A wolf attacked a sleeping teen at a Minnesota campground
, sending a 16-year-old boy to the hospital with a bite wound to his head. The animal was later trapped and killed.
The attack on Saturday at the West Winnie Campground on Minnesota's Lake Winnibigoshish was the first of its kind in the state's recent history, CBS News reported
The 16-year-old victim, Noah Graham, was sleeping outside his tent when the wolf attacked him at approximately 4 a.m. Saturday morning.
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According to the boy's father, Scott Graham, the 75-pound male grey wolf wrapped its jaws around his son's head and would not let go.
"The wolf just came up behind Noah, he didn’t hear anything, and it just grabbed him by the back of the head and wouldn’t let go," Scott Graham, the boy's father, told CBS News.
The attack left a 14-inch gash at the rear of Graham's skull which physicians described as not life-threatening, KARE 11 reported
. The laceration required 17 staples to close. Graham also had several puncture wounds behind his left ear, CBS News reported.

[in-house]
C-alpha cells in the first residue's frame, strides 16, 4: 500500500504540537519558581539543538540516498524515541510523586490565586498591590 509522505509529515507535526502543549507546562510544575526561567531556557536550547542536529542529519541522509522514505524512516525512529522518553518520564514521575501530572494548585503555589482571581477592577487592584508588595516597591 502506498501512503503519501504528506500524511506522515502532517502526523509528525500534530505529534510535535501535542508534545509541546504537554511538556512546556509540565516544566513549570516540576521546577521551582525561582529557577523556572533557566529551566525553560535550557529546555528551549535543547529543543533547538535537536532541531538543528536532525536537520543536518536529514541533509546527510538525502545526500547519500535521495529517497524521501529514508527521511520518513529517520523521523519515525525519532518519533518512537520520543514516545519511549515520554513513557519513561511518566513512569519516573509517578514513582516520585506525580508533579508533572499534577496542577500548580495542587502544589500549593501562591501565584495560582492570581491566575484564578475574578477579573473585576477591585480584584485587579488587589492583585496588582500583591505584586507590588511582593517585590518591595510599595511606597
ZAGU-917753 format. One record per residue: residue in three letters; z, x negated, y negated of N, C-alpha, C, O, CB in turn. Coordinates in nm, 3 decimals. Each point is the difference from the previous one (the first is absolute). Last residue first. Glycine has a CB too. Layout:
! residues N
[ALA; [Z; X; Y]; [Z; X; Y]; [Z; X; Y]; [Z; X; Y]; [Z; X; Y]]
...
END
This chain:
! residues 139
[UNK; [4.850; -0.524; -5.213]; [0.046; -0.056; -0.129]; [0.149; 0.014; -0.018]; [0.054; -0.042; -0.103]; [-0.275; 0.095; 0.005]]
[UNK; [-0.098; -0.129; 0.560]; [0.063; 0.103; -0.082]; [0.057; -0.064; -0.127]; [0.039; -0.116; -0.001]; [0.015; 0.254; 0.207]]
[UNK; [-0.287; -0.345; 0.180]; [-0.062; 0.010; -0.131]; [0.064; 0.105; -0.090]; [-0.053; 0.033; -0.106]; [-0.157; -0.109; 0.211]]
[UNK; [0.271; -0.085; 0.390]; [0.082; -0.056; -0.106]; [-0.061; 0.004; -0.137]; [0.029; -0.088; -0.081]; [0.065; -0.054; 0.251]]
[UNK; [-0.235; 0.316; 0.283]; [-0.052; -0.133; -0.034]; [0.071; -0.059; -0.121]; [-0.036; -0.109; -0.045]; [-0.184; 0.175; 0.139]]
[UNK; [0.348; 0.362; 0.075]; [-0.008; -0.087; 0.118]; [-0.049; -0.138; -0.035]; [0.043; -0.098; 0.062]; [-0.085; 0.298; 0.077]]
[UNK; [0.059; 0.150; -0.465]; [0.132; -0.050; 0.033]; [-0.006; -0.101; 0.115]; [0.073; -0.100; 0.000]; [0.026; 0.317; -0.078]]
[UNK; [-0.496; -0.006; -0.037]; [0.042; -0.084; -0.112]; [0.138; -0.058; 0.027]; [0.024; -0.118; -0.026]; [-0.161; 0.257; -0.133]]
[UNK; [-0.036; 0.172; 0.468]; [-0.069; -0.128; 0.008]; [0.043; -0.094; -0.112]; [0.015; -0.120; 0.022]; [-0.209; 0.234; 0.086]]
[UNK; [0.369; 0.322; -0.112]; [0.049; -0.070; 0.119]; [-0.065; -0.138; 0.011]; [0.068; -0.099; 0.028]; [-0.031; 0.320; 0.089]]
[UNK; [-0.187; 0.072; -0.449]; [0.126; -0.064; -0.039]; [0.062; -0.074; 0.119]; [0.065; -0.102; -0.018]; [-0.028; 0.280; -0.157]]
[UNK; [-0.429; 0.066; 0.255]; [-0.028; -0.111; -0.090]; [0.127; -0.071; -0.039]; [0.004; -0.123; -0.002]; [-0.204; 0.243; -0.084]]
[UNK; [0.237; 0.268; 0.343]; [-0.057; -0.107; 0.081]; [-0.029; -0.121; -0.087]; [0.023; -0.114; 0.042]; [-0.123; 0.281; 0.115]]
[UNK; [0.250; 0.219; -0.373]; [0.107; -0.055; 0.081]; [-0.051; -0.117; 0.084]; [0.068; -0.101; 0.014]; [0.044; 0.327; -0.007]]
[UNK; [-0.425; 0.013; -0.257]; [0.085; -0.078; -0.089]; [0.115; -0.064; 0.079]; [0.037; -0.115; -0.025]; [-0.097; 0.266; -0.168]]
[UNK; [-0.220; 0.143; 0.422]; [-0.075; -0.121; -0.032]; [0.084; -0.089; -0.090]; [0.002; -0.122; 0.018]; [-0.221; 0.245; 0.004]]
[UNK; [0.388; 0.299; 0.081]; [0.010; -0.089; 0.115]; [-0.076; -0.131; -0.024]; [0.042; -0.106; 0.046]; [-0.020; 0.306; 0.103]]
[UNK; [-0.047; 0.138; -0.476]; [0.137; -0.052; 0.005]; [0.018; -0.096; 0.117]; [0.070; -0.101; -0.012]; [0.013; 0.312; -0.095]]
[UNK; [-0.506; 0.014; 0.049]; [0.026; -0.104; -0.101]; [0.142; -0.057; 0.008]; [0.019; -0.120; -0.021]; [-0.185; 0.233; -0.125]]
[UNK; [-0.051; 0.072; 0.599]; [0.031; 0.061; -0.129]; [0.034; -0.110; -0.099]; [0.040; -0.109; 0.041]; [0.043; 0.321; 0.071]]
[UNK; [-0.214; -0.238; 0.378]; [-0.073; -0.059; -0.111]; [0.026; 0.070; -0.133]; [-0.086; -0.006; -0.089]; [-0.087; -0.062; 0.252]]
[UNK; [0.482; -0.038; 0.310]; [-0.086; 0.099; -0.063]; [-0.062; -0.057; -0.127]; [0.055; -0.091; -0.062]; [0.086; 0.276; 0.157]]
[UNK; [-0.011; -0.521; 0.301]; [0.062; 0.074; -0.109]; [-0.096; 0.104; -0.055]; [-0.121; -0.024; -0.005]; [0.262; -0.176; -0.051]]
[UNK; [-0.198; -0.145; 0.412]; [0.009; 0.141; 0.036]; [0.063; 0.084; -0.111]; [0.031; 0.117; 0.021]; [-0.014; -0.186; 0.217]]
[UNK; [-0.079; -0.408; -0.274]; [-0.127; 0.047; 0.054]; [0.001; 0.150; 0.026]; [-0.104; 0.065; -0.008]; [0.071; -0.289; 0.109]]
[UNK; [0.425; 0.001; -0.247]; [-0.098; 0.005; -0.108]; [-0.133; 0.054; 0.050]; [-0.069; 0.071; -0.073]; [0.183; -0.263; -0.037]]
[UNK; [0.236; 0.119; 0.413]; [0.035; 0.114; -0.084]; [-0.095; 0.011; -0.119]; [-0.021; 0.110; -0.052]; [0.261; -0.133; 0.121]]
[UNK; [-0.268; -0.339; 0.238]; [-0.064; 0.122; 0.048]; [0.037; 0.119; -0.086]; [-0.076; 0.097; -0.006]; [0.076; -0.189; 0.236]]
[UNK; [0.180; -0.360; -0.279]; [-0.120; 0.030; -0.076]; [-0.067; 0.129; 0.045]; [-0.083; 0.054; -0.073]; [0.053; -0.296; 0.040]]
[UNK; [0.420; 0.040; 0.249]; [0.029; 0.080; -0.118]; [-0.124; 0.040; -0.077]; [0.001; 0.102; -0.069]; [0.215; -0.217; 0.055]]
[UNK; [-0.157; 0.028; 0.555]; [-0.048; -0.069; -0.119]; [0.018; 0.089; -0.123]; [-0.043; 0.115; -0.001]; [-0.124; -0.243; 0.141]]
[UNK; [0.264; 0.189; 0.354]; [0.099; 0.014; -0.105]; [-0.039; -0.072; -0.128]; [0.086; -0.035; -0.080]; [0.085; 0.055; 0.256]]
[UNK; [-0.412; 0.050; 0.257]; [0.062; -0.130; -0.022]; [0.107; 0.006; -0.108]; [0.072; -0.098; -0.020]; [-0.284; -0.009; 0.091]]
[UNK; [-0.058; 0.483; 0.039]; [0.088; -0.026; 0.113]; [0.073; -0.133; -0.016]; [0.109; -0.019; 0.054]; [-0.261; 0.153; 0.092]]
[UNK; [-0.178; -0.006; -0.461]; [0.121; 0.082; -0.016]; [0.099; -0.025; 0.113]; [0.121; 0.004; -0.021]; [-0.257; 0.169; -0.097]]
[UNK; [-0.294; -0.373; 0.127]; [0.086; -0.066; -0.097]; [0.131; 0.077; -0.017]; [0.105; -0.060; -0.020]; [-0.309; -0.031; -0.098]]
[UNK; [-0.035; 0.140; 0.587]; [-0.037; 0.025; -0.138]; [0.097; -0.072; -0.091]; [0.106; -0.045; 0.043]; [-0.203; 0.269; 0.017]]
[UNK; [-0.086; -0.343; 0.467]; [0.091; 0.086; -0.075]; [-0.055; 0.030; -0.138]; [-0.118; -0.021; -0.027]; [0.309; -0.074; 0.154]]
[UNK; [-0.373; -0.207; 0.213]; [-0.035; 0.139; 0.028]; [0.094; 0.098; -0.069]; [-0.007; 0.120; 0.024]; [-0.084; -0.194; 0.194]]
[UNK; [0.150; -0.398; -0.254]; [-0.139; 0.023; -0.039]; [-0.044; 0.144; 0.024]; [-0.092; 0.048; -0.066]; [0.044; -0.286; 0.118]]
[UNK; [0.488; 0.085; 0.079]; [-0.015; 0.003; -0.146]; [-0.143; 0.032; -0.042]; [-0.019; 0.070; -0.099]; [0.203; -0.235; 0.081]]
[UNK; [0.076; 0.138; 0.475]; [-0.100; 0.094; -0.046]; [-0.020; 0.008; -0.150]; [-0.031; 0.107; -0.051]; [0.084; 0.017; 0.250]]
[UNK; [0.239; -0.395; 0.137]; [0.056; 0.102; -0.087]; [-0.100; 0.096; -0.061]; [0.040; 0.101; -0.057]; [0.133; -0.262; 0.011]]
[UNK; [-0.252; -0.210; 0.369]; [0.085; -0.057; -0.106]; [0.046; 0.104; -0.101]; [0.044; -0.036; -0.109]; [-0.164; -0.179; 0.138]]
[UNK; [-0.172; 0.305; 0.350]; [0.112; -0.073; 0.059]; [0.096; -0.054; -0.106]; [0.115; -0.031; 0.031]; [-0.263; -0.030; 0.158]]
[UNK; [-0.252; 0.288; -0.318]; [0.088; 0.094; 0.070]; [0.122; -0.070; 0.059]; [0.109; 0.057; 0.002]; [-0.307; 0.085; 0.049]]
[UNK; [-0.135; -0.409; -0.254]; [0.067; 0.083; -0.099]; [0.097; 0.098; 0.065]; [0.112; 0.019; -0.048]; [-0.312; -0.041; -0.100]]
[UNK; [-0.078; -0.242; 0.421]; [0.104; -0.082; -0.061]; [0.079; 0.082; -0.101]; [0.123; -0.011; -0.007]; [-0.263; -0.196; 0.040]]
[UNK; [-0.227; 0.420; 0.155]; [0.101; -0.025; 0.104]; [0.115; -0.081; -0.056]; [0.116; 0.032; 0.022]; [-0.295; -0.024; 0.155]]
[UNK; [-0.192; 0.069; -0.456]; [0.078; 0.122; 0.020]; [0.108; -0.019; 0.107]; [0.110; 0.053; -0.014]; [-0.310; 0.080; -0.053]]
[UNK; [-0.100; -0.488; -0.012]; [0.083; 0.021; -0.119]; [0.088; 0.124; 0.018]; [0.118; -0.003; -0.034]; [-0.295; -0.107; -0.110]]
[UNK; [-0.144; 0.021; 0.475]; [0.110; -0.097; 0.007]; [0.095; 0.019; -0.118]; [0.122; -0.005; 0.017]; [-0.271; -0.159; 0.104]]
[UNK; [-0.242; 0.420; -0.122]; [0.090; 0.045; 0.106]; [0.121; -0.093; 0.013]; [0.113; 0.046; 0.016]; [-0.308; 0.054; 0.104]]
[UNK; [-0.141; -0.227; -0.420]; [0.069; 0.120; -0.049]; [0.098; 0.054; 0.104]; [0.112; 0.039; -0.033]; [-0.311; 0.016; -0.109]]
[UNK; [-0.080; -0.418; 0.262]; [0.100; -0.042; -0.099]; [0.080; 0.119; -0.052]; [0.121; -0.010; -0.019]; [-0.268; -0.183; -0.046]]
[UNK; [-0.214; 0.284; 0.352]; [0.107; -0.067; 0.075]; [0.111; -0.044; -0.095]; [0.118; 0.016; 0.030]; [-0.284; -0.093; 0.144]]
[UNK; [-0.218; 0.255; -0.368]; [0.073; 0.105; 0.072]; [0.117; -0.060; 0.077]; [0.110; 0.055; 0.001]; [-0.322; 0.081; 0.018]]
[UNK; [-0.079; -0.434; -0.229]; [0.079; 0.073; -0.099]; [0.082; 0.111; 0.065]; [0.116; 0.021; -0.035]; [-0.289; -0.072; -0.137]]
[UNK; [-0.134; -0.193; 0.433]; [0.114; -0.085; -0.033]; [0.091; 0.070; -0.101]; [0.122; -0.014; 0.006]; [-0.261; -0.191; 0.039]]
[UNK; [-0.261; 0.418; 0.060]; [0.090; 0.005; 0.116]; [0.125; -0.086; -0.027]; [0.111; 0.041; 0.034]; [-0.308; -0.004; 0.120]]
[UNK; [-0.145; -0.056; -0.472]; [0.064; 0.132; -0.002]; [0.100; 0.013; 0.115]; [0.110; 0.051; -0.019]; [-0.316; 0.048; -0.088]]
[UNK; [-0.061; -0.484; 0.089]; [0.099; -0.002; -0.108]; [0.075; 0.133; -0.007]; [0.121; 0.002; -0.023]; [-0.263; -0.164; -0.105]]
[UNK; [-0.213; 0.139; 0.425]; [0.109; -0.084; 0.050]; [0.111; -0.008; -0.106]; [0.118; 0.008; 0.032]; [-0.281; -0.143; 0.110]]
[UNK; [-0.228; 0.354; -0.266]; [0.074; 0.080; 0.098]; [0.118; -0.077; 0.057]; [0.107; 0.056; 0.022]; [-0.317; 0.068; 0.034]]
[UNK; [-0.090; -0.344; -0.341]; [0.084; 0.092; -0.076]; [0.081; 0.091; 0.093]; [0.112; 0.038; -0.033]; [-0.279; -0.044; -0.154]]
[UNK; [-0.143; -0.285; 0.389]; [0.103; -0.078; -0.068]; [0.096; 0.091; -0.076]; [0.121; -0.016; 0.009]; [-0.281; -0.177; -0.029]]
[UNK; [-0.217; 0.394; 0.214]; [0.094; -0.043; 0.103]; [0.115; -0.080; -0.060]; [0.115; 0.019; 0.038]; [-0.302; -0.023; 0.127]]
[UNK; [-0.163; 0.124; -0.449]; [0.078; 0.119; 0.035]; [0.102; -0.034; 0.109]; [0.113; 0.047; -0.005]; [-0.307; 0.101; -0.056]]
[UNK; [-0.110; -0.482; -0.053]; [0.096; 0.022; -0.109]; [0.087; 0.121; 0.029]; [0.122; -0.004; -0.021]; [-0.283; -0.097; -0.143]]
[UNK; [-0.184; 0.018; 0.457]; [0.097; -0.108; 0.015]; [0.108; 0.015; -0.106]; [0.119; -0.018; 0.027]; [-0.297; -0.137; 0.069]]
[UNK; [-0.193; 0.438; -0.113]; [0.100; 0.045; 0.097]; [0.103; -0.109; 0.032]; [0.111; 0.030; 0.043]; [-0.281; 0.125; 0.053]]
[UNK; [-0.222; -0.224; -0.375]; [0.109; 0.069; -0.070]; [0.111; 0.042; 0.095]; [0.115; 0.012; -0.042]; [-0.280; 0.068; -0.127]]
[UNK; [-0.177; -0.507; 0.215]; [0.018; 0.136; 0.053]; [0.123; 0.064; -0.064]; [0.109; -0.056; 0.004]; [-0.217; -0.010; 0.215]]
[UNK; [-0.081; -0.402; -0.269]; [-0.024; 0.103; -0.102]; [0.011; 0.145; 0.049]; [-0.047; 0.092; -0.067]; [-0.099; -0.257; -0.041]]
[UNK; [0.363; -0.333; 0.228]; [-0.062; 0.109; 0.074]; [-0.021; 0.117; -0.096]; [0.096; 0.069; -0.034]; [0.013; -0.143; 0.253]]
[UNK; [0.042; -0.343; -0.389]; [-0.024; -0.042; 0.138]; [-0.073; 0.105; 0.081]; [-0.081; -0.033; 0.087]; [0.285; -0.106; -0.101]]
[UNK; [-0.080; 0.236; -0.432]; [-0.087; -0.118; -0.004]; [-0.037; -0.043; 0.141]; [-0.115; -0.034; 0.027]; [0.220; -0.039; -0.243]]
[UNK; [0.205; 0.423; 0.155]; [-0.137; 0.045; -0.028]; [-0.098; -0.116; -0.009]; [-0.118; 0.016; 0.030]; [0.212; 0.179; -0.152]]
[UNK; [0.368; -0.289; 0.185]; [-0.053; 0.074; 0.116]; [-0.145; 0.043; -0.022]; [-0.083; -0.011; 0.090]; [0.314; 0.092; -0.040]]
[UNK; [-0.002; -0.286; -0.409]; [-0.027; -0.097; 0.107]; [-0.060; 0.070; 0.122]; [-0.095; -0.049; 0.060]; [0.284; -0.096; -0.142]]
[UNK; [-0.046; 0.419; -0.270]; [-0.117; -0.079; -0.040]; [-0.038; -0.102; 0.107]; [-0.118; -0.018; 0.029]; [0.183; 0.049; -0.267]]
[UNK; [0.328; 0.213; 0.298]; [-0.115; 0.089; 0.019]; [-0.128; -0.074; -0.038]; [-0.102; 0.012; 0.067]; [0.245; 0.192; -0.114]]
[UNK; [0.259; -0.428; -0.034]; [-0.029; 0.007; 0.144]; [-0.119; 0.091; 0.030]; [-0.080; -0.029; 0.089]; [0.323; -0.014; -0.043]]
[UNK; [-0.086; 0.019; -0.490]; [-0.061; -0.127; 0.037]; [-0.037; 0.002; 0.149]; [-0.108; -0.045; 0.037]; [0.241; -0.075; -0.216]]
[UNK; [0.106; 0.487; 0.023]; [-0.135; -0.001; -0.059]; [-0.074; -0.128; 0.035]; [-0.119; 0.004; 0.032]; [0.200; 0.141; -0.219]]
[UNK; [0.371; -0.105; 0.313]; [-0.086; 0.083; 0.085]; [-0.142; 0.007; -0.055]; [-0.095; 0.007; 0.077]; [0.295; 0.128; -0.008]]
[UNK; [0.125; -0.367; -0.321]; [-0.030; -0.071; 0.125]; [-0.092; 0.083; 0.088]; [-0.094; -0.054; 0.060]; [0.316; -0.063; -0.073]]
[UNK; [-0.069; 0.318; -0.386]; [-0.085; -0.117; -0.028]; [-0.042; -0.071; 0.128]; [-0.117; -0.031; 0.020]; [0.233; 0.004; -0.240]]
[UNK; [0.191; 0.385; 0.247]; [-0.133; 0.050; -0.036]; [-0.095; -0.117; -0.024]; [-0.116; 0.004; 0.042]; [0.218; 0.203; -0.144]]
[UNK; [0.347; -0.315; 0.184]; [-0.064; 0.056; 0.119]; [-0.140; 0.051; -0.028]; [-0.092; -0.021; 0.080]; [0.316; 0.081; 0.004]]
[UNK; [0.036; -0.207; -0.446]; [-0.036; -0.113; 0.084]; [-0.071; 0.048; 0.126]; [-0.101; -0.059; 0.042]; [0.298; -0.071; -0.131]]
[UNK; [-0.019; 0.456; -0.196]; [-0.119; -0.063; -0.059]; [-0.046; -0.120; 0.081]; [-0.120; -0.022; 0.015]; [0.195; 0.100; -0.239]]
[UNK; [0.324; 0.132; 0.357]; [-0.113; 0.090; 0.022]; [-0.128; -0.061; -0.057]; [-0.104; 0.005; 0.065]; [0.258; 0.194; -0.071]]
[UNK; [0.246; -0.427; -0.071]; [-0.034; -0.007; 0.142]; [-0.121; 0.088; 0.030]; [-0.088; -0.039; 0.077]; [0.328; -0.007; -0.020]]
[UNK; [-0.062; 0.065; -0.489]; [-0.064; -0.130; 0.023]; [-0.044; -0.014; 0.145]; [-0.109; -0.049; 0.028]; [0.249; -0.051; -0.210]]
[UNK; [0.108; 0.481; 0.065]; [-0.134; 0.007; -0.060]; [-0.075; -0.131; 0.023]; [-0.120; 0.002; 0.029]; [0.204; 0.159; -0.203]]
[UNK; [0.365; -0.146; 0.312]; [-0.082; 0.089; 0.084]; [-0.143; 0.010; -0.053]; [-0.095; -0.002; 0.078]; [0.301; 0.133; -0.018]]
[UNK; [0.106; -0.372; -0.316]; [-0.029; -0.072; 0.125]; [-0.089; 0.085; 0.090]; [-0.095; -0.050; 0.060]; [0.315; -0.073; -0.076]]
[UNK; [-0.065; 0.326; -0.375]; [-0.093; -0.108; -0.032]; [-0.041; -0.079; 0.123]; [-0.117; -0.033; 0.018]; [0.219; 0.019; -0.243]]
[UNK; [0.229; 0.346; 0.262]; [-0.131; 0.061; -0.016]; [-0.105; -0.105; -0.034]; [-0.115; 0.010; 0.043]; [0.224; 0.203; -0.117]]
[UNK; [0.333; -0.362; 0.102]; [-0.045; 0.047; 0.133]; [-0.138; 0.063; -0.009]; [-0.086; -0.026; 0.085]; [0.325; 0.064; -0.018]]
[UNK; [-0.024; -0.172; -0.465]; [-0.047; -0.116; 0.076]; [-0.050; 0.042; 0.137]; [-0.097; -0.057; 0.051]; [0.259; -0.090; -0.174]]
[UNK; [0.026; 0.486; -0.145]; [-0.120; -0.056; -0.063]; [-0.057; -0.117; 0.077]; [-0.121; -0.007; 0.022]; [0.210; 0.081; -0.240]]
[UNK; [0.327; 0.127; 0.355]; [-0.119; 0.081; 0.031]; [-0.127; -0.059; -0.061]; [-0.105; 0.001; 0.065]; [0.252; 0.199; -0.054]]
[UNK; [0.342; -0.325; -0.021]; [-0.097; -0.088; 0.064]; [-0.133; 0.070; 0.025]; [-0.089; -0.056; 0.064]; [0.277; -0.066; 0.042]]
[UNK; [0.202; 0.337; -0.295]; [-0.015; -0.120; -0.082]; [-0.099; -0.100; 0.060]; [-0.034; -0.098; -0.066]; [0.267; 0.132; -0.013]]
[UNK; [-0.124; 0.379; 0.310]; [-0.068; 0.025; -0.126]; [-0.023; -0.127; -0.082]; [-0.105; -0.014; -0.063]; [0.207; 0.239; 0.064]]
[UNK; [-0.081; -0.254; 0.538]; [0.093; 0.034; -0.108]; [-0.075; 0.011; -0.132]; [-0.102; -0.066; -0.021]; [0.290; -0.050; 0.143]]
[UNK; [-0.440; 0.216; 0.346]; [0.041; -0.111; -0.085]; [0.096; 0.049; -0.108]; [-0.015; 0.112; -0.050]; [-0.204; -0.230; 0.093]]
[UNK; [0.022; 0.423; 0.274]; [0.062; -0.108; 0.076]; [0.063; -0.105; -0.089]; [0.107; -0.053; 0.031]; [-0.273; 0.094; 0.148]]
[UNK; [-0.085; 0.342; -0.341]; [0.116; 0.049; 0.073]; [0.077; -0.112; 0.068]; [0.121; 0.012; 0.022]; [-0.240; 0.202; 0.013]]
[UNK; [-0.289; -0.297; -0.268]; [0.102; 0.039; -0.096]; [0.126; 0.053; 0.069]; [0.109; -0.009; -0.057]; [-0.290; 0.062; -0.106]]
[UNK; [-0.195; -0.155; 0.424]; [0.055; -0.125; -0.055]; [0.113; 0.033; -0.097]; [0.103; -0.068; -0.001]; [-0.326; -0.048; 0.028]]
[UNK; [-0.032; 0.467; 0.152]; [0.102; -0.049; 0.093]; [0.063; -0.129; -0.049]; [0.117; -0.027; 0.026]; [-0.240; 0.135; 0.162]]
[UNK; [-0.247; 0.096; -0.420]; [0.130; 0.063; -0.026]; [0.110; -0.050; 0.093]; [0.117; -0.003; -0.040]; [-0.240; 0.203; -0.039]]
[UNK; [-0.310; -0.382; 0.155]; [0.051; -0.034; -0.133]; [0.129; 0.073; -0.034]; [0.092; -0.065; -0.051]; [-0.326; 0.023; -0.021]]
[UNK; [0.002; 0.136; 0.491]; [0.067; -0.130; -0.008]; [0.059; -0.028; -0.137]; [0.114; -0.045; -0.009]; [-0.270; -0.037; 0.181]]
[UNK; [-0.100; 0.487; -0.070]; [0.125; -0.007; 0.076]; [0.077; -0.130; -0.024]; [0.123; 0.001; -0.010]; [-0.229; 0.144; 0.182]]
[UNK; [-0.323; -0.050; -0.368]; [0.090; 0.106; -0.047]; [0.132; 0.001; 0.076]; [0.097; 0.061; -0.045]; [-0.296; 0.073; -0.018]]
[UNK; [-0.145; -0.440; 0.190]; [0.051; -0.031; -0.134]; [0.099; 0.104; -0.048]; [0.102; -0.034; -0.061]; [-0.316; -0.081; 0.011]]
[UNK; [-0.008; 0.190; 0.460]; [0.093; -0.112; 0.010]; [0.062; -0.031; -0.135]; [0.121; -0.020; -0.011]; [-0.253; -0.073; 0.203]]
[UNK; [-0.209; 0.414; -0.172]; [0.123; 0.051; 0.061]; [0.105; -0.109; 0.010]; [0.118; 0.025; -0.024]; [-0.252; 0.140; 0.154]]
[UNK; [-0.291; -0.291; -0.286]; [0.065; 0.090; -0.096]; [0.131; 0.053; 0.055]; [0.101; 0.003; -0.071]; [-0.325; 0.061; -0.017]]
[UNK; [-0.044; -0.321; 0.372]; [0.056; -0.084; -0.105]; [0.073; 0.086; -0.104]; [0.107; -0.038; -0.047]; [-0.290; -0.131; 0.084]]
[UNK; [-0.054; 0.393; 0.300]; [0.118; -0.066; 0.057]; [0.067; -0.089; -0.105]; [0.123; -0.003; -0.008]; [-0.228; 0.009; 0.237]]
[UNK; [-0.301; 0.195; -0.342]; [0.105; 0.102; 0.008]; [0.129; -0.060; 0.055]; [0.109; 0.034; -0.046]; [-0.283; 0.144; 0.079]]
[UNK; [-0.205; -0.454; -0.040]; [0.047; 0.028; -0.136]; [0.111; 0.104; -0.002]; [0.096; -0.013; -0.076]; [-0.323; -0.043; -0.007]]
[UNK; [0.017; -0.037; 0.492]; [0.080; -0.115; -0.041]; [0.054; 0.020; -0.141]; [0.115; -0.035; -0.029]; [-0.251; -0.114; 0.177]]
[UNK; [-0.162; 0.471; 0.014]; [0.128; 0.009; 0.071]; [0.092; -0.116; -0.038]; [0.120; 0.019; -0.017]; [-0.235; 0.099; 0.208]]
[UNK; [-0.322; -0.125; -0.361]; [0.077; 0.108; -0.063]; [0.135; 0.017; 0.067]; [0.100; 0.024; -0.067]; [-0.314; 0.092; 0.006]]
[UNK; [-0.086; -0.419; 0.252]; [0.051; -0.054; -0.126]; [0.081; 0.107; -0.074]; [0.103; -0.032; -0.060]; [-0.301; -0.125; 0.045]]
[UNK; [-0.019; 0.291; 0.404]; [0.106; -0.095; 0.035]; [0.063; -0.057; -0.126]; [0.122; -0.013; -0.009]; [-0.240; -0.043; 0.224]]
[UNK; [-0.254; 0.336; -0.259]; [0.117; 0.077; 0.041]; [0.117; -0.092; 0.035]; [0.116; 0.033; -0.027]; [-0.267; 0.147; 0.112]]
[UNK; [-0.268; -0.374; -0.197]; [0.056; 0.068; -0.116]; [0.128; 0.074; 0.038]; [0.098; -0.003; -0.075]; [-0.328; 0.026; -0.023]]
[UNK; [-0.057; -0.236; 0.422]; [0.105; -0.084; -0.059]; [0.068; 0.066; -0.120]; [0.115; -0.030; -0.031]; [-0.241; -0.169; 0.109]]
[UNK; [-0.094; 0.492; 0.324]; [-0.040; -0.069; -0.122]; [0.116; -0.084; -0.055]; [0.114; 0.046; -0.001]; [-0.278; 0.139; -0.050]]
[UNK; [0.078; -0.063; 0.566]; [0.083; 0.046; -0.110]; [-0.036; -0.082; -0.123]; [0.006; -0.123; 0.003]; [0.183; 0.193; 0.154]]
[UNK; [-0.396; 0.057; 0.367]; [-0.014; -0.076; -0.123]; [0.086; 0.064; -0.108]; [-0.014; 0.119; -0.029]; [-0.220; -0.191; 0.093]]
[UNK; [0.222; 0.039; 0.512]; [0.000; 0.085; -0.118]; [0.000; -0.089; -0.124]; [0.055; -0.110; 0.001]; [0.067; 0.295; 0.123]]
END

The teen has already returned home from the hospital.
The gray wolf, or timber wolf as it is also known, was later trapped and killed by the U.S. Department of Agriculture, which is testing the animal for rabies at the University of Minnesota veterinary diagnostic lab, CBS News notes.
"It was trapped in an area where it was likely habituated to humans and the ability to grab easy food, and (that's) not normal for wolf behavior," Department of Natural Resources (DNR) Regional Manager Tom Provost told KARE 11.
"There were no other wolves witnessed throughout this event," Provost added. "Just by its behavior and the fact that it was letting itself be seen that close to humans and actually approaching humans, it is incredibly abnormal behavior and I would not suspect that there is other wolves involved."
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After the wolf was killed, authorities discovered it had a deformed jaw which could have been a reason why it took to scavenging about the campground, noted CBS News.
In the past 10 years there have only been two fatal wolf attacks in North America, one having occurred in Alaska and the other in Canada, according to KARE 11.
The campground where the incident occurred has been closed.
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